So, “What is the problem”, I hear you say again? Well, the problem comes for the complete overhaul of the Civil Code that was implemented sixteen years ago. In 1994, after having worked on various drafts for decades, the Quebec Government finally adopted and put into effect the Civil Code in replacement of its prior version. As part of this sweeping reform, the Civil Code implemented a new set of rules governing services contracts and contracts of enterprise (most of the time in the latter case, construction contracts) (See Articles 2098 and ff. C.c.Q.). One of those rules targeted the scenario where a (non-IT) service provider or contactor delivered third party goods or materials to its customer as part of a construction project or service contract. Because the contractor service provider were the only ones with privity of contract with the third party seller from which they had purchased the goods or materials delivered to the customer, this rule was intended to provide the customer with the same “sales contract” recourses against its contractor or service provider as it would otherwise have had directly against the third party seller had the customer – and not the contractor or service provider –purchased such goods or materials itself directly from the third party seller.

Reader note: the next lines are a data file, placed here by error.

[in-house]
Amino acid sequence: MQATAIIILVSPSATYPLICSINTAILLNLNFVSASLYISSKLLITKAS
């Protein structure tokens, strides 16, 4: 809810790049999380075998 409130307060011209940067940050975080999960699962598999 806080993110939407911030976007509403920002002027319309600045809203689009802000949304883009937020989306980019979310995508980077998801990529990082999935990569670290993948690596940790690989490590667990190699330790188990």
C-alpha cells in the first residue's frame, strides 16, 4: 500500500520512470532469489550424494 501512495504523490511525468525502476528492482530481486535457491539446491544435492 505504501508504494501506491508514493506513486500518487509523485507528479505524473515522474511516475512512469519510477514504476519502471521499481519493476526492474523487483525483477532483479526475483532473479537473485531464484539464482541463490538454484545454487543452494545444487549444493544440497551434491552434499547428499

The rule is found at Article 2103 C.c.Q. and reads as follows:

2103. The contractor or the provider of services furnishes the property necessary for the performance of the contract, unless the parties have stipulated that only his work is required.

He shall furnish only property of good quality; he is bound by the same warranties in respect of the property as a seller. (…)

In other words, where a service provider or a contractor provides goods or materials as part of its contract with a customer, the law will deem it be a “seller” in respect thereof.

This all works fine in the brick and mortar world. But how should Article 2103 C.c.Q. be applied in the modern IT reality?

Obviously, when Article 2103 C.c.Q. was drafted in the decades leading to 1994, the IT industry was in its infancy. So we can arguably presume that the drafters of Article 2103 C.c.Q. did not have software or other intangible assets in mind when they drafted the provision. Most probably, I argue, when they used the word “property” in Article 2103 C.c.Q., the drafters were thinking about plywood, lumber, machinery, and other tangible goods which were to be purchased by the service provider or contractor, and then resold to the customer as part of the larger service or construction contract. In other words, it is my view that Article 2103 C.c.Q. was meant to apply to property “purchased” by service providers and contractors and then “resold” to customers. Nothing more, nothing less.